ACOG Menu

ACOG recommends that pregnant individuals have access to COVID-19 vaccines.

While limited, current safety data on the use of COVID-19 vaccines in pregnancy do not indicate any safety concerns.

In the interest of patient autonomy, ACOG recommends that pregnant individuals be free to make their own decision regarding COVID-19 vaccination. While pregnant individuals are encouraged to discuss vaccination considerations with their clinical care team when feasible, documentation of such a discussion should not be required prior to receiving a COVID-19 vaccine.

For more information on vaccinating pregnant women against COVID-19 see ACOG’s Practice Advisory.

Download PDF


The following talking points are intended to help guide risk and benefit conversations with pregnant patients:

Risk of COVID-19 Infection During Pregnancy

  • While the known absolute risk is low, pregnancy is associated with increased risk of maternal severe illness, ICU admission, mechanical ventilation and death
  • There is a known increased risk of complications from COVID-19 in pregnant patients with underlying health conditions (e.g. diabetes, obesity, increasing age, and cardiovascular disease)
  • There is increased risk for certain racial and ethnic populations

Safety of COVID-19 Vaccines

  • Pregnant women were not included in COVID-19 vaccine clinical trials, however observational data from vaccinated pregnant individuals is being collected by CDC and manufacturers and to date no safety signals have been identified
  • Based on limited self-reported information, no specific safety signals have been observed in pregnant people enrolled in v-safe and the v-safe pregnancy registry; however longitudinal follow-up is needed
  • Early data from CDC’s v-safe pregnancy registry demonstrate that the side effects and adverse events observed among pregnant individuals in v-safe did not indicate any safety concerns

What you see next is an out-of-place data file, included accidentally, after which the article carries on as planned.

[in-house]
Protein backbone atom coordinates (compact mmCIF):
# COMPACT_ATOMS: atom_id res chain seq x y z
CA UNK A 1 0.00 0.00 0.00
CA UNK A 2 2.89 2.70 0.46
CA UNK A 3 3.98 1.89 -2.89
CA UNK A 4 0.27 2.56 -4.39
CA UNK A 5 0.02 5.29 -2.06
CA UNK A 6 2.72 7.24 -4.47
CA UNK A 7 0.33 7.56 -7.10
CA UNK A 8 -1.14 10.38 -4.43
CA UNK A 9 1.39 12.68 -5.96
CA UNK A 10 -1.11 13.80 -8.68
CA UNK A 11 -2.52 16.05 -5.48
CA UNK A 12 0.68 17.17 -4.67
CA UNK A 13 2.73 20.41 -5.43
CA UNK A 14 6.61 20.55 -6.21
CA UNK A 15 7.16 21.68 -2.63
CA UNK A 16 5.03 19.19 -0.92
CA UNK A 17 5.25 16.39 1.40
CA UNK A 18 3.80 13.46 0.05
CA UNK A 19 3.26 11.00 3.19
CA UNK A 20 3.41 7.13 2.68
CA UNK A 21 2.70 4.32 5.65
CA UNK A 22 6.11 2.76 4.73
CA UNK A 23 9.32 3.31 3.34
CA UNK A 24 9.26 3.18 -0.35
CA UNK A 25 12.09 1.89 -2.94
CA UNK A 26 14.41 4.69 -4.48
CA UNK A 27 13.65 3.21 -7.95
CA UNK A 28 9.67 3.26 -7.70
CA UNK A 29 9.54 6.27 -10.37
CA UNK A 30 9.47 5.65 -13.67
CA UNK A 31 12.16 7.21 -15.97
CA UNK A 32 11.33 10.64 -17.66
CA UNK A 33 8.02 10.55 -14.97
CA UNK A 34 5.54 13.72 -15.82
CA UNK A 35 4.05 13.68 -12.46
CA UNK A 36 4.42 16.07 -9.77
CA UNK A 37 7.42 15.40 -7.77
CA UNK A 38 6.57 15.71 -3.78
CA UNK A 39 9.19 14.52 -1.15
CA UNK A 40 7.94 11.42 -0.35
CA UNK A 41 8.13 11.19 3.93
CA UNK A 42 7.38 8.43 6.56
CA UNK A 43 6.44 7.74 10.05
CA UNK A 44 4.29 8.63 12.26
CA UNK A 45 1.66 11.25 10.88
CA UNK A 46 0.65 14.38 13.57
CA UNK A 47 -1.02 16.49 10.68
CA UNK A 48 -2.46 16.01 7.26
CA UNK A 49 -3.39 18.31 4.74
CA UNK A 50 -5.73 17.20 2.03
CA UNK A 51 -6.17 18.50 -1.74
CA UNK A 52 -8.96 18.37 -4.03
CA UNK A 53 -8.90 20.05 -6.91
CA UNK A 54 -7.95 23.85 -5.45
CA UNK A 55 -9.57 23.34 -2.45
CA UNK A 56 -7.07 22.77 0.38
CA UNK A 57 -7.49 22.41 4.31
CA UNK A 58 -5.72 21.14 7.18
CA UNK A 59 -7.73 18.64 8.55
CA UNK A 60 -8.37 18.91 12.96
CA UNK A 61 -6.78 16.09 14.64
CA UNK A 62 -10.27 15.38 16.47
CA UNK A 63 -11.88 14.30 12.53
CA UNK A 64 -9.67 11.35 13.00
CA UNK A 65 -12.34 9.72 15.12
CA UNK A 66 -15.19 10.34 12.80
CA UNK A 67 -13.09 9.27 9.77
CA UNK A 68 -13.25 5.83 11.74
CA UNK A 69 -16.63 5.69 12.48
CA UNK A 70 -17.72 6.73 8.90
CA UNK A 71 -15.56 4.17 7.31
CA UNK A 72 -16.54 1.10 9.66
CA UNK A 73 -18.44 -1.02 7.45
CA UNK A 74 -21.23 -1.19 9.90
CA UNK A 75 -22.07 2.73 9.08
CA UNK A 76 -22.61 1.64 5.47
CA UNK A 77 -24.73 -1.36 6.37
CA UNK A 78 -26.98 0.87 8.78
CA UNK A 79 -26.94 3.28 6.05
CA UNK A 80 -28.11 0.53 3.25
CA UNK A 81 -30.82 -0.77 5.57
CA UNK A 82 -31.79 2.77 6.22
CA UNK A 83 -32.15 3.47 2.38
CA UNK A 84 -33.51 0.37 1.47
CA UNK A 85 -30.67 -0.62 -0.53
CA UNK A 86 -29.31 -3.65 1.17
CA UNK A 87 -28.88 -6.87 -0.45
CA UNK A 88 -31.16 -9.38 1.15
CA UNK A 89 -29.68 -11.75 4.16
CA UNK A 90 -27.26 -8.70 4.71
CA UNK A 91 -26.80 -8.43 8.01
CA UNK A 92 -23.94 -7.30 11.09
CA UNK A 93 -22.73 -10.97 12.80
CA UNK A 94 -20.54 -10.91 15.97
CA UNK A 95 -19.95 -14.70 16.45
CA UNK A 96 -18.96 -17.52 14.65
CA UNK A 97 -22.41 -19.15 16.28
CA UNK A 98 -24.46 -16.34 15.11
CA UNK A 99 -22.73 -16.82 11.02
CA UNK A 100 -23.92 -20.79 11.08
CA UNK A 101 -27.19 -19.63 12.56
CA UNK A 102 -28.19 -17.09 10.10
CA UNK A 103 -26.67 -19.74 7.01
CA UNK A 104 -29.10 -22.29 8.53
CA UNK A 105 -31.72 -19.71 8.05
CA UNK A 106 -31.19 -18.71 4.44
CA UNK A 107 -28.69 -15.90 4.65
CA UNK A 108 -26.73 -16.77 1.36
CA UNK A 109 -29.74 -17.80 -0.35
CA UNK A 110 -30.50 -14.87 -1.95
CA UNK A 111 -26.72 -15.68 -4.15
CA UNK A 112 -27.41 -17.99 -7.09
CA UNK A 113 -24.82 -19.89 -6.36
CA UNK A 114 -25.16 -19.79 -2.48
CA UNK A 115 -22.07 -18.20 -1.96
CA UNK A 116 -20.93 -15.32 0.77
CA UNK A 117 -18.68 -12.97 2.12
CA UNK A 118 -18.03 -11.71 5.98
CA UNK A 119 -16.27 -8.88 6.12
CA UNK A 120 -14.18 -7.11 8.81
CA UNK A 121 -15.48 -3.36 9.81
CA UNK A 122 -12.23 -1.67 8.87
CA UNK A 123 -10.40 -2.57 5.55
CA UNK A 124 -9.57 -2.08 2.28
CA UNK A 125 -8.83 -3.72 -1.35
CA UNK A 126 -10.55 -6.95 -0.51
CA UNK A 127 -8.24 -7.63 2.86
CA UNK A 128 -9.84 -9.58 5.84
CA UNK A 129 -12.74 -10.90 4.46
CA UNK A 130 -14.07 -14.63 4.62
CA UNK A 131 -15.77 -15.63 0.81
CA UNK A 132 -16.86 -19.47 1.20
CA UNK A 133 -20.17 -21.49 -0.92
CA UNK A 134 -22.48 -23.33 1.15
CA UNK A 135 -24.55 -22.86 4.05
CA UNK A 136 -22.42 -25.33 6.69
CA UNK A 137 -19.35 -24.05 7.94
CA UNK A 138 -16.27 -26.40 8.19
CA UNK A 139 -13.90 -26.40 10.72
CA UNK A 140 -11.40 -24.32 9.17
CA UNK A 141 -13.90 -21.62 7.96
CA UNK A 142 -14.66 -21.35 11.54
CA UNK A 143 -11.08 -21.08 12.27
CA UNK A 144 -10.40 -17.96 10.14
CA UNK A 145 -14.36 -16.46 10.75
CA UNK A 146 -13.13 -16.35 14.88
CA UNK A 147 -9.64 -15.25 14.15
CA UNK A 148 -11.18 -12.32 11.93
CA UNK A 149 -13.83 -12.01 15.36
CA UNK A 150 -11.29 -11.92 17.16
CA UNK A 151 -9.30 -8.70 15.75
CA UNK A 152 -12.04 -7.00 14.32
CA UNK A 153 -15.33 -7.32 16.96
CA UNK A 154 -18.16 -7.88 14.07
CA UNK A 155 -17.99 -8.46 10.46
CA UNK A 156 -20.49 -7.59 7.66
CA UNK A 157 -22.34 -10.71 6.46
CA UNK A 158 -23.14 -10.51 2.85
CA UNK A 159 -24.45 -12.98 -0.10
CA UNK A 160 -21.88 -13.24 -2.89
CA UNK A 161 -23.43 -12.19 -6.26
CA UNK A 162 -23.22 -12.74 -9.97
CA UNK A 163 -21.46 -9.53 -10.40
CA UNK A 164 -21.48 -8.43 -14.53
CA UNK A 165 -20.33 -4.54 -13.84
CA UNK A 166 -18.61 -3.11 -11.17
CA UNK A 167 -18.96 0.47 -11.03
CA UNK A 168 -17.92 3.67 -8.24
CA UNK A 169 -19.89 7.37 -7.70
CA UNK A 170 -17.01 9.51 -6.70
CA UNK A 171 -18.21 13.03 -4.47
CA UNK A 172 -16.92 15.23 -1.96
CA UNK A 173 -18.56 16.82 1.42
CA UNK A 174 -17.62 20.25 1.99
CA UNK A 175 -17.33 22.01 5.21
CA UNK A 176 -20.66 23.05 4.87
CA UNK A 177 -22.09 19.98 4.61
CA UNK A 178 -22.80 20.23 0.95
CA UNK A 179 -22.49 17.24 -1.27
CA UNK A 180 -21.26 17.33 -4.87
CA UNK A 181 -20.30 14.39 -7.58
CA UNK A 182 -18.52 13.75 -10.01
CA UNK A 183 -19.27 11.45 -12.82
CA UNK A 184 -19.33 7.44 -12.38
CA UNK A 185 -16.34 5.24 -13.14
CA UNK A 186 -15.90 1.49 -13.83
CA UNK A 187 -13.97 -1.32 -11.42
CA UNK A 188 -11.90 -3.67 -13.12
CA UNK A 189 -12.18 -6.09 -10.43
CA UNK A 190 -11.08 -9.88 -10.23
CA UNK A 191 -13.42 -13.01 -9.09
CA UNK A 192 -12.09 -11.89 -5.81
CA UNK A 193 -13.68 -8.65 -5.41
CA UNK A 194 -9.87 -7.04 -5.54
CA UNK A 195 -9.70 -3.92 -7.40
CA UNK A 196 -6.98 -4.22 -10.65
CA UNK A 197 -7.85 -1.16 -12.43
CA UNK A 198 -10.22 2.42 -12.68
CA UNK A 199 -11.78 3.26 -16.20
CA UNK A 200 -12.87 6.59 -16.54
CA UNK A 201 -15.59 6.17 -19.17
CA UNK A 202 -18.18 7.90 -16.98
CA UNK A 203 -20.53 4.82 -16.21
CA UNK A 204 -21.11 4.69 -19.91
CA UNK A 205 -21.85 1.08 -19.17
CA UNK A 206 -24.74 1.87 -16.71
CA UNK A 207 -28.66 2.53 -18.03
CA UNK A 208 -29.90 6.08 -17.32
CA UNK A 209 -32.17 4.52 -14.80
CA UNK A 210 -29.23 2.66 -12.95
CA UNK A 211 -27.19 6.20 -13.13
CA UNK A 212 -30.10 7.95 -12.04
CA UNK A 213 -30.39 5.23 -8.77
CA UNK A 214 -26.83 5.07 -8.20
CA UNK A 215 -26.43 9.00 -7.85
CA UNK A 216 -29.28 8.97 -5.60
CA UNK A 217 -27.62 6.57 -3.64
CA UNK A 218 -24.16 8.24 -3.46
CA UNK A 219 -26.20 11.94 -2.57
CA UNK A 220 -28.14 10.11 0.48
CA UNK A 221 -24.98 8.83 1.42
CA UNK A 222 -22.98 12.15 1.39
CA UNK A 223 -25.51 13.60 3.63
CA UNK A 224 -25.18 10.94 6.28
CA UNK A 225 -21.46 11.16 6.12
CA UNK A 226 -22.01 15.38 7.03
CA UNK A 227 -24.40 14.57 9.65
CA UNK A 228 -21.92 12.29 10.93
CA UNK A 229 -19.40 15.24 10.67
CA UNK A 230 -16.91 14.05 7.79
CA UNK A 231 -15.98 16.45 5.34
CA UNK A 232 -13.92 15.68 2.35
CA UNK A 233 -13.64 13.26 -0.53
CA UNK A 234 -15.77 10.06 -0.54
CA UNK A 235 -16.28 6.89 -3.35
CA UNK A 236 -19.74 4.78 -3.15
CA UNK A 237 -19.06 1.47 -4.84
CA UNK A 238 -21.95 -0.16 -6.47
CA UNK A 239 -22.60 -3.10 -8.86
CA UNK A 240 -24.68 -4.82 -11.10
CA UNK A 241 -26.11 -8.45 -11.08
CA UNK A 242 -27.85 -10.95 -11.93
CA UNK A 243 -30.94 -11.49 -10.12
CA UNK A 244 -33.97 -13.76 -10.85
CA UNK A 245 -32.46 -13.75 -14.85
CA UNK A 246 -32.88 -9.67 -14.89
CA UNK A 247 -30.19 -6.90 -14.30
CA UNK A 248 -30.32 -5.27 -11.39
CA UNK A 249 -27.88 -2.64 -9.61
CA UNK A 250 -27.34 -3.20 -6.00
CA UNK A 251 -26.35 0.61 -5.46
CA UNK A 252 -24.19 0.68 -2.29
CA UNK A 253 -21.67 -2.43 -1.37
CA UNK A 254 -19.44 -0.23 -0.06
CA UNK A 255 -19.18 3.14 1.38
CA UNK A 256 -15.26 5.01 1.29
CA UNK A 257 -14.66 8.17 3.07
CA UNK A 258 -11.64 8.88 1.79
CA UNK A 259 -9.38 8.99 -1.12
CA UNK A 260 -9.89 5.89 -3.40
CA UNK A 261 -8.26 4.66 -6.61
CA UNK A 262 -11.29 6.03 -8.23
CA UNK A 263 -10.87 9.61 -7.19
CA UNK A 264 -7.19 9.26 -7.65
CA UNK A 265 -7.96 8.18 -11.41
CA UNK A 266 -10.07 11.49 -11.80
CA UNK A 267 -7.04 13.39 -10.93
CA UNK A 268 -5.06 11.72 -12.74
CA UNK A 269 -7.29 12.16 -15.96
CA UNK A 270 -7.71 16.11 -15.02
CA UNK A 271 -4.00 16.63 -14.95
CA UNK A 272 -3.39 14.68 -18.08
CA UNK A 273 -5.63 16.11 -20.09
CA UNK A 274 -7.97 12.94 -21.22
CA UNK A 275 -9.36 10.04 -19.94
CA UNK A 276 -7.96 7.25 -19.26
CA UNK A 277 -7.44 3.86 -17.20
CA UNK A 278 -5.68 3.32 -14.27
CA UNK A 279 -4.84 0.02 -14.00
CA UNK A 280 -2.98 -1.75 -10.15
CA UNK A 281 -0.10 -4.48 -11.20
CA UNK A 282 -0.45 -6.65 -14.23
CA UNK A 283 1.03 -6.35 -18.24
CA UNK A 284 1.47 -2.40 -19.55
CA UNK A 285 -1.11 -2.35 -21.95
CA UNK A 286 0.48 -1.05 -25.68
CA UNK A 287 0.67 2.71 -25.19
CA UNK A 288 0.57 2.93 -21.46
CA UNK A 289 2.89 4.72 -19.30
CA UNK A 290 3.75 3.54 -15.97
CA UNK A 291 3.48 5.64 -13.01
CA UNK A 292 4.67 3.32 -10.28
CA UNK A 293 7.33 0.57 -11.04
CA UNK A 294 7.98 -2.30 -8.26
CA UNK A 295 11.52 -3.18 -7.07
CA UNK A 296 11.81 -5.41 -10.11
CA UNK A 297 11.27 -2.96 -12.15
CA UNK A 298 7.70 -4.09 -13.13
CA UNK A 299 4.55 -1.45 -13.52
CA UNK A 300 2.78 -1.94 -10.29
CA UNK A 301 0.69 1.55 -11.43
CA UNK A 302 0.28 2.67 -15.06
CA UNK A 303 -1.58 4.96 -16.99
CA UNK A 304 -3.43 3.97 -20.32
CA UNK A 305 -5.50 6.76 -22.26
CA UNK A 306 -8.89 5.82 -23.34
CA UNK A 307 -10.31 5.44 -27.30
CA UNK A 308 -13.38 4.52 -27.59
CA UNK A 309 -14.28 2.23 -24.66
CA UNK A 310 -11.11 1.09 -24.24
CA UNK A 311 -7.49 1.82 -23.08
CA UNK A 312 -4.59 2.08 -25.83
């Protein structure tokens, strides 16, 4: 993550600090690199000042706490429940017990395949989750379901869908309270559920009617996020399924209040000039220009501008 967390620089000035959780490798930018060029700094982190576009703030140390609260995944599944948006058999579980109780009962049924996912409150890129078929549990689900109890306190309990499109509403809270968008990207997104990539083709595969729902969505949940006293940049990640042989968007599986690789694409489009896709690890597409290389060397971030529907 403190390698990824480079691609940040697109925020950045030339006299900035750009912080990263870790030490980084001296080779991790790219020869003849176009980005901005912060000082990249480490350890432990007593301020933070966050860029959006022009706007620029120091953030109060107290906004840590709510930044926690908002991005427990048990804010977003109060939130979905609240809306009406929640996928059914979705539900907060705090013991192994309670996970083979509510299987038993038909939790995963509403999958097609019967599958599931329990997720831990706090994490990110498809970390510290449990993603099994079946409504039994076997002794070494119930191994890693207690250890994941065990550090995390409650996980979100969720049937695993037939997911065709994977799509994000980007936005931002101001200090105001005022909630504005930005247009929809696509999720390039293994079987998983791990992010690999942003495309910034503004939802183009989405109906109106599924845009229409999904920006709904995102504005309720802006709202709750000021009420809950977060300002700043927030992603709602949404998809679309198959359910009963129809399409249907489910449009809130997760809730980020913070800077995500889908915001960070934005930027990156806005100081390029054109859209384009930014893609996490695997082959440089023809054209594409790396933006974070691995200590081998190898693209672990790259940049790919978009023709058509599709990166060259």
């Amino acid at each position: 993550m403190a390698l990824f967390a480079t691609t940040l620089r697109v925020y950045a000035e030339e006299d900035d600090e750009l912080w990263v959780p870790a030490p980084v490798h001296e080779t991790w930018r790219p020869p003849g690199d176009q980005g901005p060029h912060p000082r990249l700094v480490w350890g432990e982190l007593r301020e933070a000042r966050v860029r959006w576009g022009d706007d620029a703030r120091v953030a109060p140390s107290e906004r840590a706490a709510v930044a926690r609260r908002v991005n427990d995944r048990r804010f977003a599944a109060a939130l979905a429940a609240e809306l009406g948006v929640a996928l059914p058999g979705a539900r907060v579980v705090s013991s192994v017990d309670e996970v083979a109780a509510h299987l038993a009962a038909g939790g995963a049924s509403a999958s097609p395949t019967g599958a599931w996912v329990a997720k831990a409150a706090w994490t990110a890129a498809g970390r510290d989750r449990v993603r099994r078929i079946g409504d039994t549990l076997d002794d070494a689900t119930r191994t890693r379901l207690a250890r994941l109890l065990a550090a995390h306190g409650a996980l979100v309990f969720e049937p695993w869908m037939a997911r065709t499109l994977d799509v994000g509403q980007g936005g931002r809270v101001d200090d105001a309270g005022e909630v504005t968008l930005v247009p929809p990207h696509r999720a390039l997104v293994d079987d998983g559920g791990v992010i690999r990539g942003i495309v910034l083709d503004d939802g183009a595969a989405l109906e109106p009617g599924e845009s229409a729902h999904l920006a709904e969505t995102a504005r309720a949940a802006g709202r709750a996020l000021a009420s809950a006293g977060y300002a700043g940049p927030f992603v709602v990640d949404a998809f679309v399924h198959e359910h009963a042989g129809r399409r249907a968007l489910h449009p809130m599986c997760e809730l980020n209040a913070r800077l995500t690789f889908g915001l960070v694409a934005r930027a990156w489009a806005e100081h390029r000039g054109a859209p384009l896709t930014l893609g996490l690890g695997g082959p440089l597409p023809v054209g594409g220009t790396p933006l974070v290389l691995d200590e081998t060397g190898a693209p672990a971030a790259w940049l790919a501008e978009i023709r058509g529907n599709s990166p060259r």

• Data from Developmental and Reproductive Toxicity (DART) animal-model studies for the Pfizer-BioNtech, Moderna, and Janssen (Johnson & Johnson) COVID-19 vaccines have not demonstrated any safety concerns in pregnancy
  • Based on the mechanism of action of these vaccines and the demonstrated safety and efficacy in Phase II and Phase III clinical trials, it is expected that the safety and efficacy profile of the vaccine for pregnant individuals would be similar to that observed in non-pregnant individuals
  • Any of the currently authorized COVID-19 vaccines can be administered to pregnant or lactating people; ACIP does not state a product preference. However, pregnant, lactating, and post-partum people aged <50 years should be aware of the rare risk of thrombosis with thrombocytopenia syndrome (TTS) after receipt of the Janssen COVID-19 vaccine and that other FDA- authorized COVID-19 vaccines (i.e., mRNA vaccines) are available (see ACOG’s Practice Advisory for more information regarding TTS related to the Janssen COVID-19 vaccine)
    • Patients receiving the Janssen COVID-19 vaccine should be informed of symptoms of TTS, including severe headache, visual changes, abdominal pain, nausea and vomiting, back pain, shortness of breath, leg pain or swelling, petechiae, easy bruising, or bleeding. Patients who experience these symptoms should be counseled to seek immediate medical evaluation
  • None of the COVID-19 vaccines available for use under EUA cause infertility
  • Injection site and systemic events (side effects) are common e.g. pain at the site of injection, fever, muscle pain, joint pain, headaches, fatigue, and other symptoms may be present after vaccination
    • Acetaminophen is recommended for pregnant women who experience fever or if desired for other side effects